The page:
12.6%

Asian

5.2%

Unknown

3.2%
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Foreign Languages Spoken

Spanish

66.7%

Carrier

22.2%

French

7.4%

Korean

3.7%
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Local Driver Education

Schools

University of Phoenix

18.8%

The Academy

8.6%

All-State Career School

7.0%

Tennessee Truck Driving School

5.5%

El Paso Community College

4.7%

University of Missouri - Saint Louis

4.7%

Schoolcraft College

4.7%

National Tractor Trailer School Inc

3.9%

Universal Technical Institute

3.9%

Rock Valley College

3.9%

Ashford University

3.9%

Kirkwood Community College

3.9%

Alabama State University

3.9%

Progressive Truck Driving School

3.9%

Diesel Driving Academy

3.1%

New England Tractor Trailer Training School

3.1%

Vincennes University

3.1%

Baker College

3.1%

Walden University

3.1%

Bates Technical College

3.1%
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Majors

Business

24.8%

General Studies

9.2%

Criminal Justice

8.8%

General Education, Specific Areas

7.9%

Automotive Technology

7.7%

Computer Science

4.8%

Electrical Engineering

4.2%

Accounting

4.1%

Drafting And Design

3.6%

Education

3.2%

Graphic Design

3.0%

Psychology

2.7%

Information Technology

2.3%

Supply Chain Management

2.3%

Precision Metal Working

2.1%

Management

2.1%

Industrial Technology

2.0%

English

1.8%

Electrical Engineering Technology

1.7%

Medical Assisting Services

1.7%
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Degrees

Other

52.0%

Associate

17.9%

Bachelors

14.0%

Certificate

9.0%

Diploma

3.0%

License

1.8%

Masters

1.7%

Doctorate

0.5%
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Job type you want
Full Time
Part Time
Internship
Temporary
Average Yearly Salary
$56,000
View Detailed Salary Report
$34,000
Min 10%
$56,000
Median 50%
$56,000
Median 50%
$56,000
Median 50%
$56,000
Median 50%
$56,000
Median 50%
$56,000
Median 50%
$56,000
Median 50%
$91,000
Max 90%
Best Paying Company
Baker Commodities
Highest Paying City
San Francisco, CA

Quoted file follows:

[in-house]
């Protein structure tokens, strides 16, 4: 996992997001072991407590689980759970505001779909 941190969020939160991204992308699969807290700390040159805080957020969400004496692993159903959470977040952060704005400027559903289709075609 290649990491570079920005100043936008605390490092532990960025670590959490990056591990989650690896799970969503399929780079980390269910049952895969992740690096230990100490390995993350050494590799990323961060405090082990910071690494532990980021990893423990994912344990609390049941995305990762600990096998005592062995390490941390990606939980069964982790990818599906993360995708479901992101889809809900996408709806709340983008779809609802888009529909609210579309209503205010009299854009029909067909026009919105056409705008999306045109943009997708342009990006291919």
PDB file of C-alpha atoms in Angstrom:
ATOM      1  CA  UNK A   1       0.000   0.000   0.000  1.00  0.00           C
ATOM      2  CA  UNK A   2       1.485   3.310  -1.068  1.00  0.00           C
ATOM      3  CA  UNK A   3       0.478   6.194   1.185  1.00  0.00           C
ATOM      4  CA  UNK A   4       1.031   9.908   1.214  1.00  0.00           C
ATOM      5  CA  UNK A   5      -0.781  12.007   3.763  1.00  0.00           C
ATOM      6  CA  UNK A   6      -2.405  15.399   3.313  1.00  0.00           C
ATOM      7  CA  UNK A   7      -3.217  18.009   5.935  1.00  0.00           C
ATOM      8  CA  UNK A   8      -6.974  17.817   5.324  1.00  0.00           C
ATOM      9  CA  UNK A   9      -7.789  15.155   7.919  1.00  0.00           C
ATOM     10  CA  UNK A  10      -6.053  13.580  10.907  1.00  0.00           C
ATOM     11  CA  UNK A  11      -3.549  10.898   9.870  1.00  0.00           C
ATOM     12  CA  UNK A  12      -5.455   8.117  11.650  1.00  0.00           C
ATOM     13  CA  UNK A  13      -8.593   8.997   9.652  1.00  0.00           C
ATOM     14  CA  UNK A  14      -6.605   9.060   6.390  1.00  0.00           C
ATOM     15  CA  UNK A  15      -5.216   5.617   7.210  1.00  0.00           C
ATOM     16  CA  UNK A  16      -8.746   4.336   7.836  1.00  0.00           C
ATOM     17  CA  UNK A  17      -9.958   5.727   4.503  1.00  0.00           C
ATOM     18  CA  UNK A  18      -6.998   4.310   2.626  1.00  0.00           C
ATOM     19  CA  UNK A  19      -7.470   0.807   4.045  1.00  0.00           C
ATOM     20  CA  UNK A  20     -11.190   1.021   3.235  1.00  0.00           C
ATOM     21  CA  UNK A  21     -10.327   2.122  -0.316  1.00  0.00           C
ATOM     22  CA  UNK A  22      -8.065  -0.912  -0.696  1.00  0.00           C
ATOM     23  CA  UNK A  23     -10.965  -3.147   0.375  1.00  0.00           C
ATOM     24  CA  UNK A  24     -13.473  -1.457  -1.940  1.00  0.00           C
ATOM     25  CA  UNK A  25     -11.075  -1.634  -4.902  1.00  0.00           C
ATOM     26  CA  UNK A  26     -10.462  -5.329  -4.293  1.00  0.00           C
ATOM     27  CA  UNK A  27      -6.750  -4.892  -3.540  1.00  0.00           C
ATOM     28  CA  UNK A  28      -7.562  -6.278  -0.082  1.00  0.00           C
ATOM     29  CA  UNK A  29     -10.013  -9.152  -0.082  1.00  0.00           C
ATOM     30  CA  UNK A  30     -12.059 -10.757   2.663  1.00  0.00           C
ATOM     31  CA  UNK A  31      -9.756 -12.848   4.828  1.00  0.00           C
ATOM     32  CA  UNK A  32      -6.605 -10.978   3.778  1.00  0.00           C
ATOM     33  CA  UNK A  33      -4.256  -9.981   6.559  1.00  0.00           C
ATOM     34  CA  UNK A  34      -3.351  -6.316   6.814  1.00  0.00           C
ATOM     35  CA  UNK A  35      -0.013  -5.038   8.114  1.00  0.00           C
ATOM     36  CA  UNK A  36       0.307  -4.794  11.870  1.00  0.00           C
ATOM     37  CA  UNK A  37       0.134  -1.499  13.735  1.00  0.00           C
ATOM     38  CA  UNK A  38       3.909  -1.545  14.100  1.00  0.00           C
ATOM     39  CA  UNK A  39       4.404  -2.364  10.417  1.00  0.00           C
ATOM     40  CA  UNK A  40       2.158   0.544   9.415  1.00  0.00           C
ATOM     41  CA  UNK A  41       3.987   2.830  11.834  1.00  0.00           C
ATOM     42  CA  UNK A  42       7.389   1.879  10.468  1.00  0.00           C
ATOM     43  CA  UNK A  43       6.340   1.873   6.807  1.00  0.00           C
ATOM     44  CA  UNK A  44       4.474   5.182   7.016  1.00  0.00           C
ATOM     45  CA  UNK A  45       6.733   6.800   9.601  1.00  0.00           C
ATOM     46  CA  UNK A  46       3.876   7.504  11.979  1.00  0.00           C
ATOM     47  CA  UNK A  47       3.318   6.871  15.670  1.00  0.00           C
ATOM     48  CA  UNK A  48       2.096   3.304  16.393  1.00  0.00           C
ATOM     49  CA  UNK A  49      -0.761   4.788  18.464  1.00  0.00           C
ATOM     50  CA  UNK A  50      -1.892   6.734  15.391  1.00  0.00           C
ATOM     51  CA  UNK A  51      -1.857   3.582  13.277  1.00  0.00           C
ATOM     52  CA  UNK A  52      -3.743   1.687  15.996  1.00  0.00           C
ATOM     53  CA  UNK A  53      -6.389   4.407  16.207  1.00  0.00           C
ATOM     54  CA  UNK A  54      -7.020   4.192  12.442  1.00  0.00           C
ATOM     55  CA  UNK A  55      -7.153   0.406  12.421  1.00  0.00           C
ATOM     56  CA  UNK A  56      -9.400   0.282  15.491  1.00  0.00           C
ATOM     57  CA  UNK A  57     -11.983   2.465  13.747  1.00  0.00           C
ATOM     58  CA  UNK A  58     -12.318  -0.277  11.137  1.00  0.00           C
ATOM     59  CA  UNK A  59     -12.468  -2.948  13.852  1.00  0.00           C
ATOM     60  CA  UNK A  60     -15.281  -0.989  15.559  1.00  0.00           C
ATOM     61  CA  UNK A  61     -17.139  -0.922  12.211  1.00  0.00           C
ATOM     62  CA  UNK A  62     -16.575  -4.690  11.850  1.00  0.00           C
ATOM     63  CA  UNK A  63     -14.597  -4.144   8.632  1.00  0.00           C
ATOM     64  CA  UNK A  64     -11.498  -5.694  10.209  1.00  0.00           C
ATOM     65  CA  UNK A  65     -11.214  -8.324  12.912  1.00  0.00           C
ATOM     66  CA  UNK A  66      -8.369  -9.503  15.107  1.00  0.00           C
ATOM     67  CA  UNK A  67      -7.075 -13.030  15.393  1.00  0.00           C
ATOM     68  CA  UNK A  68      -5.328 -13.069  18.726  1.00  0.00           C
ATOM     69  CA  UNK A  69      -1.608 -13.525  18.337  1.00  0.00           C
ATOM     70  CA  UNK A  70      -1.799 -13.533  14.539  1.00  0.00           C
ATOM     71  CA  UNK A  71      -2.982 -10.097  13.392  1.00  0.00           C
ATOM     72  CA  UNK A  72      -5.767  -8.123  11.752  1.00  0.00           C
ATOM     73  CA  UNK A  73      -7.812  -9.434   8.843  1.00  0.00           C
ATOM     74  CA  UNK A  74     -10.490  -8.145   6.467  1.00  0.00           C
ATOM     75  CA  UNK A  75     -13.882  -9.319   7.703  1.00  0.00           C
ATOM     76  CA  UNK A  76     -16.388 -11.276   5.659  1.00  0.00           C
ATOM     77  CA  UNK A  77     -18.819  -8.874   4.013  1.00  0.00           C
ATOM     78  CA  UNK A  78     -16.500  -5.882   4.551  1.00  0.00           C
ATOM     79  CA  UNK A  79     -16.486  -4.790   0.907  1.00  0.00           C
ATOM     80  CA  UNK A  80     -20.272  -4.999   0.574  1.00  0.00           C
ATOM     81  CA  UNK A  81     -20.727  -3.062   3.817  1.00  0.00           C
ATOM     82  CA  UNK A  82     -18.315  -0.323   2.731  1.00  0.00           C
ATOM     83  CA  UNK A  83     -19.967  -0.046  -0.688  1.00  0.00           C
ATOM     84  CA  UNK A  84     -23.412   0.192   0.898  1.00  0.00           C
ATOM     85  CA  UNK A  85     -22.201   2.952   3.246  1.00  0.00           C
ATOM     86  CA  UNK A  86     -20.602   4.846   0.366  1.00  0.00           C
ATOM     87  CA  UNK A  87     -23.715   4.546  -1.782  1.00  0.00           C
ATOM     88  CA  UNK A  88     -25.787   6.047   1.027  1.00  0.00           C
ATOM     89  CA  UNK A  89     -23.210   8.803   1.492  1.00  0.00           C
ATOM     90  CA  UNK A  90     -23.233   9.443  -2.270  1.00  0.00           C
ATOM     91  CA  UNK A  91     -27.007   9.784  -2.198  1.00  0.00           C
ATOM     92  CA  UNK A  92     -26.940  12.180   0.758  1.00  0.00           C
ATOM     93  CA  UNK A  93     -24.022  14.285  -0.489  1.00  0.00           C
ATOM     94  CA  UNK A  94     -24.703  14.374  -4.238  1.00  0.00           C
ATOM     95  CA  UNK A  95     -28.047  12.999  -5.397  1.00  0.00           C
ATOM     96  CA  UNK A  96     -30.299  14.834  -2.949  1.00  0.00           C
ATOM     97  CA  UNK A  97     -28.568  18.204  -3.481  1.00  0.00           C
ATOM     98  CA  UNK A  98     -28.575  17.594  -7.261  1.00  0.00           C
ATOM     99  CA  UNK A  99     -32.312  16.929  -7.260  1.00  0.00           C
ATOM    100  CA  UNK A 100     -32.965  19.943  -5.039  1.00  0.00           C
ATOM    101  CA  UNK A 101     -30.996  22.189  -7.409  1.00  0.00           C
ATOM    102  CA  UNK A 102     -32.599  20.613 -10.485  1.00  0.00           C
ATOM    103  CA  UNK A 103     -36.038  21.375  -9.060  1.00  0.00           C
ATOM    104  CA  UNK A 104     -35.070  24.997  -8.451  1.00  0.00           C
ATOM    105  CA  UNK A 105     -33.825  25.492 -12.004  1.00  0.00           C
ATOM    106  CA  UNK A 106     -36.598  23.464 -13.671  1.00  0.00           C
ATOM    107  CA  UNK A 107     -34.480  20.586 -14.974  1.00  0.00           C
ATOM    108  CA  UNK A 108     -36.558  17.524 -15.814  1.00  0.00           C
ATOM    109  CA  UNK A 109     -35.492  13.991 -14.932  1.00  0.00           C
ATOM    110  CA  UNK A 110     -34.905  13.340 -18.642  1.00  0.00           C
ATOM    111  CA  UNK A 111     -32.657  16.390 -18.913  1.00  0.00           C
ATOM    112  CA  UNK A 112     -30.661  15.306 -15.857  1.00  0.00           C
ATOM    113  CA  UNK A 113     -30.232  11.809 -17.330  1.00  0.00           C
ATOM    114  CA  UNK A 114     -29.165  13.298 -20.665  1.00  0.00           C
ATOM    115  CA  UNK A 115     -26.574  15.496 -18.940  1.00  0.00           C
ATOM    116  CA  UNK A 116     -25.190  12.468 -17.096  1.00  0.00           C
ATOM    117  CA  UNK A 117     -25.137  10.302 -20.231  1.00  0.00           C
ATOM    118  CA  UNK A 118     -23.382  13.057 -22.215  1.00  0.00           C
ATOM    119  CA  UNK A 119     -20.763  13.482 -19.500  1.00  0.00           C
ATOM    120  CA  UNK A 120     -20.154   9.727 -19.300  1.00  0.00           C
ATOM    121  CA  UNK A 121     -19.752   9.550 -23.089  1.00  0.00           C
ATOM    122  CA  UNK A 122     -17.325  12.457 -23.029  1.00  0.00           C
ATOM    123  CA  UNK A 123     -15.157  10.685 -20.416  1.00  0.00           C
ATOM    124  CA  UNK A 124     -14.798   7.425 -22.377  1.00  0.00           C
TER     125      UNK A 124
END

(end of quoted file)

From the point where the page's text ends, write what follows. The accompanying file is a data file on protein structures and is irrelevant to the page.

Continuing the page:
Highest Paying State
Washington
Avg Experience Level
2.5 years
How much does a Local Driver make at top companies?
The national average salary for a Local Driver in the United States is $56,173 per year or $27 per hour. Those in the bottom 10 percent make under $34,000 a year, and the top 10 percent make over $92,000.

How Would You Rate The Salary Of a Local Driver?

Have you worked as a Local Driver? Help other job seekers by rating your experience as a Local Driver.

Top Skills for A Local Driver

  1. Local Deliveries
  2. Tractor-Trailer Combinations
  3. Safe Operation
You can check out examples of real life uses of top skills on resumes here:
  • Make local deliveries and pick-ups in Connecticut, Rhode Island, Massachusetts and New York.
  • Ensured the safe operation of equipment in a variety of conditions and situations.
  • Maintained exceptional customer service with supplier liaison.
  • Maintain trip logs reflecting locations and distances traveled.
  • Performed Pre-Trip and Post-Trip Inspections on tractor-trailer in accordance to DOT regulations.

How Would You Rate Working As a Local Driver?

Are you working as a Local Driver? Help us rate Local Driver as a Career.

Top Local Driver Employers

Jobs From Top Local Driver Employers

Local Driver Videos

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Another day in the life for a LOCAL Schneider driver

Career Advice on becoming a Lorry Driver by Tony N (Full Version)